The old standby that's been around for years. The primary problem with most of them in the past is the lack of space; however, now with the two and three stories available, there is plenty of room to roam. Just make sure there is not a lot of space between stories in case of a fall. Most of these cages have a plastic tray bottom that is detachable and easily cleaned. These generally work well for Syrians; but most of the bars are too far apart for dwarfs. (Remember, if a hamster can get it's head through, the rest of the body follows!) There are cages made for mice that have the bars closer together that are suitable for dwarfs.

Plastic Modulars:
These allow the imagination to run wild. The tubes and compartments can be hooked together to increase the space, as needed. They are ideal for dwarfs. The primary concerns are the lack of doors to get the hamster for much needed personal contact and the lack of ventilation in the tubes themselves.

Homemade Cages:
The imagination becomes the blueprint. Cages can be made with a combination of wood and hardware cloth (or wire) - the wood sections may have to be replaced periodically because hamsters like chewing on wood. Another effective and inexpensive cage is one made from plastic storage boxes, with a wire top. The plastic boxes are also easy to clean.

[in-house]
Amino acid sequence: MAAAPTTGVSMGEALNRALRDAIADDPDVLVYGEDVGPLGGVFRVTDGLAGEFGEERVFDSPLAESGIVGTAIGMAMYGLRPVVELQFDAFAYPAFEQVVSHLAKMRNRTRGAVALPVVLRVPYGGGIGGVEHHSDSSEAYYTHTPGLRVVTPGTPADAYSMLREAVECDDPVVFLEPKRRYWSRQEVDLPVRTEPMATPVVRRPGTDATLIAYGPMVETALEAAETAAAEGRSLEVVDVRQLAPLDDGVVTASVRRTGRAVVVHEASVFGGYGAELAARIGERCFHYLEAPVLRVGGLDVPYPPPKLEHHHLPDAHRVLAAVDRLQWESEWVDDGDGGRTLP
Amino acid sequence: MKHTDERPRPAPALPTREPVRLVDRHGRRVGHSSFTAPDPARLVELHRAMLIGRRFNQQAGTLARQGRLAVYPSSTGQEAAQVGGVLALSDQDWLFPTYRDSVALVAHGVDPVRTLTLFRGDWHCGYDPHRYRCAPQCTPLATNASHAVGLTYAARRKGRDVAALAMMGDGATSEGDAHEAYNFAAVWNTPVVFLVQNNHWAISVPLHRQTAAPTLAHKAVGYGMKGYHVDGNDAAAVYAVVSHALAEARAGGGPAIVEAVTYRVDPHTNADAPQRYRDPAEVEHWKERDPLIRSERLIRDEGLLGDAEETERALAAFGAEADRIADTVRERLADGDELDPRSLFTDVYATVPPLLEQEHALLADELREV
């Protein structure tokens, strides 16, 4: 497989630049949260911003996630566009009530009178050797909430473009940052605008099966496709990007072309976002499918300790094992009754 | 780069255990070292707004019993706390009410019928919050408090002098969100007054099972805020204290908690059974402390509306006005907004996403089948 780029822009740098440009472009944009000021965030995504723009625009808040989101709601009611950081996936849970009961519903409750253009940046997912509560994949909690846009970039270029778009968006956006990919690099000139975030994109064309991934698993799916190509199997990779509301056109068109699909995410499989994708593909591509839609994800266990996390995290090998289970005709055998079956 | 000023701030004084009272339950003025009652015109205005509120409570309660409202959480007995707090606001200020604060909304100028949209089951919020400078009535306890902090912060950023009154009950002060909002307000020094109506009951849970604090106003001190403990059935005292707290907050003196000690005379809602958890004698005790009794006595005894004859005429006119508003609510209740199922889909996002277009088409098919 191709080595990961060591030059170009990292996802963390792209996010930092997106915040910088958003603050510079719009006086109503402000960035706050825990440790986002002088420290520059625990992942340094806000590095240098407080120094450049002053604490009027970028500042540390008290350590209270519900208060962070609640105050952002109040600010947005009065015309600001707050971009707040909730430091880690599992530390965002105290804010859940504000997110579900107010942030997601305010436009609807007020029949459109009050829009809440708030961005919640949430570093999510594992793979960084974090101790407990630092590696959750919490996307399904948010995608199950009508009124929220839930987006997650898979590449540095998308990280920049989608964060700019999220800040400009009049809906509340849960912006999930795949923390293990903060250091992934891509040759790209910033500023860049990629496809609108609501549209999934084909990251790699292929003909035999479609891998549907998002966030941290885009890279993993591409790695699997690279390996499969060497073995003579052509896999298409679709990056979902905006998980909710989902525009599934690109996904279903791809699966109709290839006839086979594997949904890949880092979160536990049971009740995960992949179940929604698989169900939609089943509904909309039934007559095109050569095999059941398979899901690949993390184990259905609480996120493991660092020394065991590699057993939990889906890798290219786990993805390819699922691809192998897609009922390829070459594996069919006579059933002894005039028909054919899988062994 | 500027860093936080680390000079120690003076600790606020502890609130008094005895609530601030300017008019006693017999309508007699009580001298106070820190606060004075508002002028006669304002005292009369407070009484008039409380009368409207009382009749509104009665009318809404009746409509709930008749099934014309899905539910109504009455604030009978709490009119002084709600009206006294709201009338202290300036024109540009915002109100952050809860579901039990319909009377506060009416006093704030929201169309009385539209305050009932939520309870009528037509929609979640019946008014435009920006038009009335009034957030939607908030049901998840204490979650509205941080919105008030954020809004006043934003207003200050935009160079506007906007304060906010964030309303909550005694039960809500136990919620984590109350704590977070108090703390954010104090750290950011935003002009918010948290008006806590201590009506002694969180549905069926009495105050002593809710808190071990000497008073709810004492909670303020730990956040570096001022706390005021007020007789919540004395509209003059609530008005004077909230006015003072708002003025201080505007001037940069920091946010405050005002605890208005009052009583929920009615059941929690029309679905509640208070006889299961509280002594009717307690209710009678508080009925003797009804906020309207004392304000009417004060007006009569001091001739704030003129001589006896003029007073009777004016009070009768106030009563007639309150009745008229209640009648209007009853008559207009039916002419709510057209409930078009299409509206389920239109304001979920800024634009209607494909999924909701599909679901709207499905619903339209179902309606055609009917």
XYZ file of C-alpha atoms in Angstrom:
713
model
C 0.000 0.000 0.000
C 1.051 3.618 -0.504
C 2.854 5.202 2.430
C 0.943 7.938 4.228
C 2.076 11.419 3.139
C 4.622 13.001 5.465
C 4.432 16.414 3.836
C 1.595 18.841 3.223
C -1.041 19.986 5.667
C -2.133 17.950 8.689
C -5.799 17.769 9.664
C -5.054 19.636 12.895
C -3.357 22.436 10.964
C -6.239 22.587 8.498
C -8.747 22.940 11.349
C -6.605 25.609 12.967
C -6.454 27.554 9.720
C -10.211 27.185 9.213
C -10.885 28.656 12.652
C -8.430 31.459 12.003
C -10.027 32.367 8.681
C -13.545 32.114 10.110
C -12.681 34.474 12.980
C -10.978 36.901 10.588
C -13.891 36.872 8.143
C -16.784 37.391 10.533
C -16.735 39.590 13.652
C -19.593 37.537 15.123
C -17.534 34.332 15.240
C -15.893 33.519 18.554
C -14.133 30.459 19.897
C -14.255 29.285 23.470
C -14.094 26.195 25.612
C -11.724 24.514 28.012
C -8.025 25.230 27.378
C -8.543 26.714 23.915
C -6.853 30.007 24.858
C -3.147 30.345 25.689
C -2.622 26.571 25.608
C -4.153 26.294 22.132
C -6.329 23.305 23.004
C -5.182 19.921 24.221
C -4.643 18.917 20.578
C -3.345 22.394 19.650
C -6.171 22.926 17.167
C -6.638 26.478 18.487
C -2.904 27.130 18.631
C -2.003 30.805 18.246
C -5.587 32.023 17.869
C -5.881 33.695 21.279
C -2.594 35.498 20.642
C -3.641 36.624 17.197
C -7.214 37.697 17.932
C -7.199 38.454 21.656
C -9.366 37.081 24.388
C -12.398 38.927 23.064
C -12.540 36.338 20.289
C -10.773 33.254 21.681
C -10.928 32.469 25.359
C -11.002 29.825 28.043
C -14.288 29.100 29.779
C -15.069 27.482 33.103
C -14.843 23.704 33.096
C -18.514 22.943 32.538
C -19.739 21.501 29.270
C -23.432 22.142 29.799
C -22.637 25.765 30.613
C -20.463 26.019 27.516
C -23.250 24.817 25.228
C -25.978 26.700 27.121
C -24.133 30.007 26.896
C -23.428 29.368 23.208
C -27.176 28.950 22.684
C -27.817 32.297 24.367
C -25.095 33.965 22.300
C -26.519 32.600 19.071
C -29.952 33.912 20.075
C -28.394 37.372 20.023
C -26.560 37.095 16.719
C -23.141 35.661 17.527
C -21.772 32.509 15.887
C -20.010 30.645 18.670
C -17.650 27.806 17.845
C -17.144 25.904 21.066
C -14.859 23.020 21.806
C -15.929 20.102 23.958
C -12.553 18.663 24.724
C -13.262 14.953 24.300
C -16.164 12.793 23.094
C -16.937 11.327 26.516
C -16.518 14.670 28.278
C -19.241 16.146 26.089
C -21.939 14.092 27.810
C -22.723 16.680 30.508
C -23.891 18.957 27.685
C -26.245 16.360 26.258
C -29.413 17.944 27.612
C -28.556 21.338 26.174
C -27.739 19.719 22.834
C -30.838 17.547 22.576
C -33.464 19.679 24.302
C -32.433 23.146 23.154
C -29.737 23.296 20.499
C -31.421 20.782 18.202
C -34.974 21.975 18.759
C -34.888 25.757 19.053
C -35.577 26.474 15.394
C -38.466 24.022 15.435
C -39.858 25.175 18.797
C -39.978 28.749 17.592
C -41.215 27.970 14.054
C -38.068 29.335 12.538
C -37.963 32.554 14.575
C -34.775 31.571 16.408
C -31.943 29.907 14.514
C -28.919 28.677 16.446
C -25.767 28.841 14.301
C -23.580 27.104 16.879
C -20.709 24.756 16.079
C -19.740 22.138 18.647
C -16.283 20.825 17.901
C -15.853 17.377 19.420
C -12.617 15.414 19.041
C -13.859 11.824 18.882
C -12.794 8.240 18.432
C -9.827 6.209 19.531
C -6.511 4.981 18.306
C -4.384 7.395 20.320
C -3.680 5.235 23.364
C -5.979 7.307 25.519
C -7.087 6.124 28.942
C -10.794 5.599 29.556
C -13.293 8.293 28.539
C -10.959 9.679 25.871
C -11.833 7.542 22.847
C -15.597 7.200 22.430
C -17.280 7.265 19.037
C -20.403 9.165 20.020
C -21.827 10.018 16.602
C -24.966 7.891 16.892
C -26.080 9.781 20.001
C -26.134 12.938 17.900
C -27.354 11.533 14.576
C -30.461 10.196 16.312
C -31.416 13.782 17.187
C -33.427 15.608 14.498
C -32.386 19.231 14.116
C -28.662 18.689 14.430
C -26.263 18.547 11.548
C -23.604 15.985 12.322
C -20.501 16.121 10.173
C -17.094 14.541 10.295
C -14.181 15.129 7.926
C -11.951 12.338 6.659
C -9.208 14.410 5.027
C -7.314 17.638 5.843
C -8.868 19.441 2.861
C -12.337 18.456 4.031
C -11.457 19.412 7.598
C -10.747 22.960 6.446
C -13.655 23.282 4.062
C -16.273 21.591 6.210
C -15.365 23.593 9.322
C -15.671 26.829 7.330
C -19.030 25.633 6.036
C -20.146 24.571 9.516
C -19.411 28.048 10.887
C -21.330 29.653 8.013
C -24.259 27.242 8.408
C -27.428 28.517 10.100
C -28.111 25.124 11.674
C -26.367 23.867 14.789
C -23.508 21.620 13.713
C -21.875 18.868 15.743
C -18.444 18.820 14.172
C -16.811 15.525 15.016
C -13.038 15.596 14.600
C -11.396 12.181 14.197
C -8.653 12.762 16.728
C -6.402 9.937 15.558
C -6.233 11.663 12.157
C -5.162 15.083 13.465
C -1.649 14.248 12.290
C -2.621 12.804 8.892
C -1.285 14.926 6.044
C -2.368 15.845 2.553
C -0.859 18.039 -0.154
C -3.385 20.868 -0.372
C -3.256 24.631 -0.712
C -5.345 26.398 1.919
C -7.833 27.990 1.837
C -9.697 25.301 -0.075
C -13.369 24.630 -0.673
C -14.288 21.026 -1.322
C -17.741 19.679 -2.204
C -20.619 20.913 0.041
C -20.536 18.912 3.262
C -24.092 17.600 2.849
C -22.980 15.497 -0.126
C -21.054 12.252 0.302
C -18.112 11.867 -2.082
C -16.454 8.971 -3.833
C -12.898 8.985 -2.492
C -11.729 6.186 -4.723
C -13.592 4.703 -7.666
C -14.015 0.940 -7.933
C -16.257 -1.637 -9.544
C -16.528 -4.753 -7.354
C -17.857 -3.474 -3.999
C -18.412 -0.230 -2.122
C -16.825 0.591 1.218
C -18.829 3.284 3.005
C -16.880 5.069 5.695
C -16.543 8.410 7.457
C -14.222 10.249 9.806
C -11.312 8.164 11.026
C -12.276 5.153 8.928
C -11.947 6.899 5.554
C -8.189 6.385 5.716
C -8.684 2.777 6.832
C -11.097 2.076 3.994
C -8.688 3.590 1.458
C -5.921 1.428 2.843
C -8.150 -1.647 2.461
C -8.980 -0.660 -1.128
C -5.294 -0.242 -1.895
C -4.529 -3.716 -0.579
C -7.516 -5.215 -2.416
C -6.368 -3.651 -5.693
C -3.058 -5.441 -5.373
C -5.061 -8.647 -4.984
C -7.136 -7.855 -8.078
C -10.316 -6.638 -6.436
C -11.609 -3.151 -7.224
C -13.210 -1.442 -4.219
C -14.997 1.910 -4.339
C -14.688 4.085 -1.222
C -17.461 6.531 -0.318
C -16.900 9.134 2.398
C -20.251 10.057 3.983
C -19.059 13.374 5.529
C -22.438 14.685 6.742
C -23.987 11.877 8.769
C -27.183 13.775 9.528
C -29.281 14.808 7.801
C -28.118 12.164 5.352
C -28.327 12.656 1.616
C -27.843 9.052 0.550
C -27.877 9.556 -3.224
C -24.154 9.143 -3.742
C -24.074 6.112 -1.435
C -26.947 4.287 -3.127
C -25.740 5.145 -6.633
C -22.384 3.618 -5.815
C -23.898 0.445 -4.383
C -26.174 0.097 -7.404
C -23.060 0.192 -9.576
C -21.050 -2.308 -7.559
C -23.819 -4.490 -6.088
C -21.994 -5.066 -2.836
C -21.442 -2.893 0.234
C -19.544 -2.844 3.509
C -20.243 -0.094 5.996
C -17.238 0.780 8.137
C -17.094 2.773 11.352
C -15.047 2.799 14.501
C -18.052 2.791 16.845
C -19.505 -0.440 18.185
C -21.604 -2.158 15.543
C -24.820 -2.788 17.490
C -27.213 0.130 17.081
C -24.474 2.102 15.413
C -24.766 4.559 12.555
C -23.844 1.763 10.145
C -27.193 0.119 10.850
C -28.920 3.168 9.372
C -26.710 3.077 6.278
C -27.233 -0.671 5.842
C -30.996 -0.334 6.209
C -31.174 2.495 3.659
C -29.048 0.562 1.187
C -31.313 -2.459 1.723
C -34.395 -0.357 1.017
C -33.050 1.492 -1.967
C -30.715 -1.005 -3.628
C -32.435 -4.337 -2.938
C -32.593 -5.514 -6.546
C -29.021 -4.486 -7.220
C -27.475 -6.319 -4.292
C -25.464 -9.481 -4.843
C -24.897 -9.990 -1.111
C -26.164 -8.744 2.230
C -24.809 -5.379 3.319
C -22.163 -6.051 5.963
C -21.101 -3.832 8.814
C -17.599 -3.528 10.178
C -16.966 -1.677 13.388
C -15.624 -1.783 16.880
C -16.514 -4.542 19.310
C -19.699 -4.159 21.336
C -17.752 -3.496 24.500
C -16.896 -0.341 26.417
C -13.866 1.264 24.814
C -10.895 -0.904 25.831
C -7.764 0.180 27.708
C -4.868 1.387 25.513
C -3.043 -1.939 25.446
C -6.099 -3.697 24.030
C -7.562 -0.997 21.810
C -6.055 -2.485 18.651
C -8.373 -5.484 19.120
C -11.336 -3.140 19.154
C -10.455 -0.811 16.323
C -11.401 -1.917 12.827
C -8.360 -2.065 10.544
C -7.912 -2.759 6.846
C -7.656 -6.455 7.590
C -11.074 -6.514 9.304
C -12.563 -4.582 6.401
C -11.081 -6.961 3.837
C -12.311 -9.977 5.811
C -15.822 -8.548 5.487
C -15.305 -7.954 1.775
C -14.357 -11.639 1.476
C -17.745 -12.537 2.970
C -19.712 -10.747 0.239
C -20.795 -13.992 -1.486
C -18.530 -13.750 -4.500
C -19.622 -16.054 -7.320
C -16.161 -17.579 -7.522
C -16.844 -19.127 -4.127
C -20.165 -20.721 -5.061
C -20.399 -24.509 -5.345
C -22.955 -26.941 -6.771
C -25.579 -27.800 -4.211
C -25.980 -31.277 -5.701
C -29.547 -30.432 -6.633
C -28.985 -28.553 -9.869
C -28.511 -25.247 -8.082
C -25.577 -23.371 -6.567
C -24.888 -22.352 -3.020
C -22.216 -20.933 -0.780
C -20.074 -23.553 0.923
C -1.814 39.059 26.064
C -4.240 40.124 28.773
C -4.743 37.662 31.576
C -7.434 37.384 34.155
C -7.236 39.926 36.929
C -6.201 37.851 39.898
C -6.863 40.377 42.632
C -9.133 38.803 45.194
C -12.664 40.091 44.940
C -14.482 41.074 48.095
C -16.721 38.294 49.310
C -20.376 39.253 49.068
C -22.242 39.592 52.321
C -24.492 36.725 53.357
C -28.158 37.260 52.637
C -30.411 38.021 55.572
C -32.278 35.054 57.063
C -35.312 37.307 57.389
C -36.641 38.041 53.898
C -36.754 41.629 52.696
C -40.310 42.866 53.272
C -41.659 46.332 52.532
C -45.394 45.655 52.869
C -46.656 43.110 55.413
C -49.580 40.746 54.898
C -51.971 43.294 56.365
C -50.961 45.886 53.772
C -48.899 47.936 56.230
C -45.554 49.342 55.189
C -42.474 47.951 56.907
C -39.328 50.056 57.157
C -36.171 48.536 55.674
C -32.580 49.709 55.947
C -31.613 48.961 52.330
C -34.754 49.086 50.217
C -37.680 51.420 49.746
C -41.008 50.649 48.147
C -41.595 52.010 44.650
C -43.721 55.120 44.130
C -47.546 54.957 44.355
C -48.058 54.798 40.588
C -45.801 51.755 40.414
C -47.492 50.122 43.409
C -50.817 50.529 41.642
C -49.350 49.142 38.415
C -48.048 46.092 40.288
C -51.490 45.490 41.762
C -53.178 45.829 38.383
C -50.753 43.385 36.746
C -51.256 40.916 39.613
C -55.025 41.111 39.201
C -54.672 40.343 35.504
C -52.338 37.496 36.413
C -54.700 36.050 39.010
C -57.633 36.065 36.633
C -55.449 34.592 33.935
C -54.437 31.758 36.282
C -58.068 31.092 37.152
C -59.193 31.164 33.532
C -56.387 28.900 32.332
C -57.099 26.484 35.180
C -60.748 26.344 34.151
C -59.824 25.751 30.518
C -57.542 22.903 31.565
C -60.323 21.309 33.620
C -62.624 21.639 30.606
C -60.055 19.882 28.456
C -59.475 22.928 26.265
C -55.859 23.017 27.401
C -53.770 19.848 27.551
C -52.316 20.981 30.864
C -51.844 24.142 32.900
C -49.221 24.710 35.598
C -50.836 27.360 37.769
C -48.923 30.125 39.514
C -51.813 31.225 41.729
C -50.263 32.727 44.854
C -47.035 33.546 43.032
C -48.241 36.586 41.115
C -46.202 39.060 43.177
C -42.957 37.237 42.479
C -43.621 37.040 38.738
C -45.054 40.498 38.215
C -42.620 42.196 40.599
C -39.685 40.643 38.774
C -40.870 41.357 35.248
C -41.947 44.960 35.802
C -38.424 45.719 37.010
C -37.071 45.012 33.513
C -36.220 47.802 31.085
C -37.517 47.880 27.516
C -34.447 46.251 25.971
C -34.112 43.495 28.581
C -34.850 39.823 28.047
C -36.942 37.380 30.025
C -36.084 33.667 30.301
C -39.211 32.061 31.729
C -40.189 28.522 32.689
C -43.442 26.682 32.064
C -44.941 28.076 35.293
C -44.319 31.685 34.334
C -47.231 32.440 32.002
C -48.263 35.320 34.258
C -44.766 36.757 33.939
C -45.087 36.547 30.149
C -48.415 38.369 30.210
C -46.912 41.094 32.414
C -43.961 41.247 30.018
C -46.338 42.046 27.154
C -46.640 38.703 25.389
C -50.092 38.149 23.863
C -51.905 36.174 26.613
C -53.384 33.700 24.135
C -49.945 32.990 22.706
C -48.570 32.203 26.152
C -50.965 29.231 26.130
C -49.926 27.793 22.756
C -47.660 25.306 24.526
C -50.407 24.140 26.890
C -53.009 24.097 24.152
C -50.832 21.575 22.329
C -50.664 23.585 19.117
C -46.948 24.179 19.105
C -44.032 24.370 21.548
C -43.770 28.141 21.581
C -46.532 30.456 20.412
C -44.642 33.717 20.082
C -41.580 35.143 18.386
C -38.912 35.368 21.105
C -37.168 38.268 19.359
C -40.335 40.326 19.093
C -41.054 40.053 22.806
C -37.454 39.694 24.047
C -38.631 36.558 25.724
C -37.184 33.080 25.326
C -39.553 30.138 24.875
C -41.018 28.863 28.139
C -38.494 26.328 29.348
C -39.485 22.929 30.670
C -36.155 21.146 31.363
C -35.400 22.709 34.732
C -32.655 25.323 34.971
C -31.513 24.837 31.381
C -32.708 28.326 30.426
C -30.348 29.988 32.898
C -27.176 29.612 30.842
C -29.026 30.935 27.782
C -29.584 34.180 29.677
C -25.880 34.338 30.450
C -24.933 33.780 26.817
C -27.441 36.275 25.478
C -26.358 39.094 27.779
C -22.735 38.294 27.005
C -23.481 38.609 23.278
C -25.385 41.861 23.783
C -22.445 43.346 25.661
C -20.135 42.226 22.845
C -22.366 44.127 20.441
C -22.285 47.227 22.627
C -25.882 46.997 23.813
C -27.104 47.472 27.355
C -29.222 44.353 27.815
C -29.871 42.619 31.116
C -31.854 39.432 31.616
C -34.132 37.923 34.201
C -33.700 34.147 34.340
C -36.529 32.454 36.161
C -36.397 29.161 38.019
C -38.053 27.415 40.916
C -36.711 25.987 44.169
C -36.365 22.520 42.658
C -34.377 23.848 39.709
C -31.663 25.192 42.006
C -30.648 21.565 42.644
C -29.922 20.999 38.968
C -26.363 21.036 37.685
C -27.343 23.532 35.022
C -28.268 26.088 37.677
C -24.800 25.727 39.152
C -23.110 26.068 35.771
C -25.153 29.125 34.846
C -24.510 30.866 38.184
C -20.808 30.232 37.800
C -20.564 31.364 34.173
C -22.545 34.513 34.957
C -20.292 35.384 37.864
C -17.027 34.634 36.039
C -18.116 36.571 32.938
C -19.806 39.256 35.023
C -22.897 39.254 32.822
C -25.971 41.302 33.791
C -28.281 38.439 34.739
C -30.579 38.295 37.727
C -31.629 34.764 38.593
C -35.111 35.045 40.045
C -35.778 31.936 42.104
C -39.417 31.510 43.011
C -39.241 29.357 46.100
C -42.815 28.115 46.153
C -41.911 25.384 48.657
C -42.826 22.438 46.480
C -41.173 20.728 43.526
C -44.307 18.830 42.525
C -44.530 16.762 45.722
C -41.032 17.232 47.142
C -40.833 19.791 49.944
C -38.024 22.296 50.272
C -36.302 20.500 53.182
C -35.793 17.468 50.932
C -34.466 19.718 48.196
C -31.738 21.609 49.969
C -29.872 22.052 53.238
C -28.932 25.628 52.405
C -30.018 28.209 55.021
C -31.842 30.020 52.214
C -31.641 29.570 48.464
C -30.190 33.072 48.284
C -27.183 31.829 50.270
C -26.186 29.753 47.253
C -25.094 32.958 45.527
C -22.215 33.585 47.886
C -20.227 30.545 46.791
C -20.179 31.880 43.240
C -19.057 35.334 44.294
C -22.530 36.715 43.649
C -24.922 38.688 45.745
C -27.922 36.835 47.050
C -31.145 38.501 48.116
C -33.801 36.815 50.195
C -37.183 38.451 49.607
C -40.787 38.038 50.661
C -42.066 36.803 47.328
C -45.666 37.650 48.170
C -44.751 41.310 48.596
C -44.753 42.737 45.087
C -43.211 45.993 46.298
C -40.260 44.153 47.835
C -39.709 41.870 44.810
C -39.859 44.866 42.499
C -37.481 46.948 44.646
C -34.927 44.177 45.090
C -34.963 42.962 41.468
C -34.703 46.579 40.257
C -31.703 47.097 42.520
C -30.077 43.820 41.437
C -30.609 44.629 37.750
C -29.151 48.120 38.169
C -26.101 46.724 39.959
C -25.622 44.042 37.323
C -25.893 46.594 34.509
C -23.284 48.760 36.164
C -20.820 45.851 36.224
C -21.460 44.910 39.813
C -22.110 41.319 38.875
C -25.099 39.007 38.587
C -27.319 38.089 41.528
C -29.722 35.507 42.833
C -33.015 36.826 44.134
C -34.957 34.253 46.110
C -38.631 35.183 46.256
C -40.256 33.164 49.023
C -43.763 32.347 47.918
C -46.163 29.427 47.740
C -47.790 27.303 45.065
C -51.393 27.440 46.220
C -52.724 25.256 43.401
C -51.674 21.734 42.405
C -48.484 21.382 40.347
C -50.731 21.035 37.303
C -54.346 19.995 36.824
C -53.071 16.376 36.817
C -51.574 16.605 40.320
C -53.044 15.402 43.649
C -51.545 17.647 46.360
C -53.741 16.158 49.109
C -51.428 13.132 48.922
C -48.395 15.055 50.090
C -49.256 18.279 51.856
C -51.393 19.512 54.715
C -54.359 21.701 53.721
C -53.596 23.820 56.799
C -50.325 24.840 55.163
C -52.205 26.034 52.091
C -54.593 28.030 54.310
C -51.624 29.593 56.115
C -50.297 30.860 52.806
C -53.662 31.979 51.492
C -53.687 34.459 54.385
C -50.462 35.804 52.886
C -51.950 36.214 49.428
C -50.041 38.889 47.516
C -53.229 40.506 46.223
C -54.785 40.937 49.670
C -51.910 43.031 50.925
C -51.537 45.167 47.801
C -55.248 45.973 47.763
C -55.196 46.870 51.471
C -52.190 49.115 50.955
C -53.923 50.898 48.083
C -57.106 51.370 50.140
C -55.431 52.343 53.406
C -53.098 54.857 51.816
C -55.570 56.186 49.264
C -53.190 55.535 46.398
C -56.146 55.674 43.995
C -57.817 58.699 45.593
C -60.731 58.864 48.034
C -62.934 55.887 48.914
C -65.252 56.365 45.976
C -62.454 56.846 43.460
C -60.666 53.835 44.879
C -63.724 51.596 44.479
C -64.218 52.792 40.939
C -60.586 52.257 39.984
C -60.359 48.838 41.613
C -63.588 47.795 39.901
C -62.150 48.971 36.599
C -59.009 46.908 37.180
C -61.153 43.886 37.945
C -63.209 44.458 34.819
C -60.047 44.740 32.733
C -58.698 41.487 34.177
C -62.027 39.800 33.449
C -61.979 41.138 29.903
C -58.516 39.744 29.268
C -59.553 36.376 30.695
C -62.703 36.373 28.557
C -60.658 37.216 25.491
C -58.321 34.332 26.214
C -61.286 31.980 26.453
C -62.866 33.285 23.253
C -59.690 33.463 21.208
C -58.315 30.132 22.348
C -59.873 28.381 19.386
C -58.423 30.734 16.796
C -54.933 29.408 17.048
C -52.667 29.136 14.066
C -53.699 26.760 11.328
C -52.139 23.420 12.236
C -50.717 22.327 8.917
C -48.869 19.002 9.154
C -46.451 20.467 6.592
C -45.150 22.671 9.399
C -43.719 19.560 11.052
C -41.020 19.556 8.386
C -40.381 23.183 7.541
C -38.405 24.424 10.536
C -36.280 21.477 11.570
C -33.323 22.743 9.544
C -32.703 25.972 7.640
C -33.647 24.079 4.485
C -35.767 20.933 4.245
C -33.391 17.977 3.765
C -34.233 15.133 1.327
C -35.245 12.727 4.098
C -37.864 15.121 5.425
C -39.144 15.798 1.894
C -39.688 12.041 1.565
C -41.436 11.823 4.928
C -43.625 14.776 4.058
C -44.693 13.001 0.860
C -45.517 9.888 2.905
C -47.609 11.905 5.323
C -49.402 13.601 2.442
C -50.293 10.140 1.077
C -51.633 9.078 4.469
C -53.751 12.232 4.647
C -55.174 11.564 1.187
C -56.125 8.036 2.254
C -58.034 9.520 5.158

Cage Specs:
Regardless of the type of cage selected, make sure all the doors and openings are secure so that the adorable little escape artist can't open it or chew his way out! But, make sure that the doors and openings are large enough for a full grown hamster to get through. (When it is suppose to.) Also, be sure there are no spaces large enough for him to squeeze through - wherever the head goes, the tail will follow.
Also look for a cage that will be easy to dismantle and clean. It should not be constructed of any absorbent materials such as soft woods. If there is paint on the cage make sure it is lead free.
Ventilation is extremely important - there must be a flow of fresh air, but not a draft. In aquariums be cautious of a build-up of condensation, which could enhance the growth of fungus resulting in a sick hamster.
Check closely for sharp edges, which could be chewed or cause an injury.

CASTLE FURNISHINGS:
The royal hamster family doesn't require real elaborate furnishings. They are perfectly contented with a clean carpet of wood shavings (do not use cedar shavings), some exercise equipment, a clean bowl full of food and a water bottle with fresh water. For a little added comfort, some nesting material for the bed is appreciated. Some plain toilet tissue or paper toweling makes a bed fit for a king! (Do not use Fluffy Bedding.)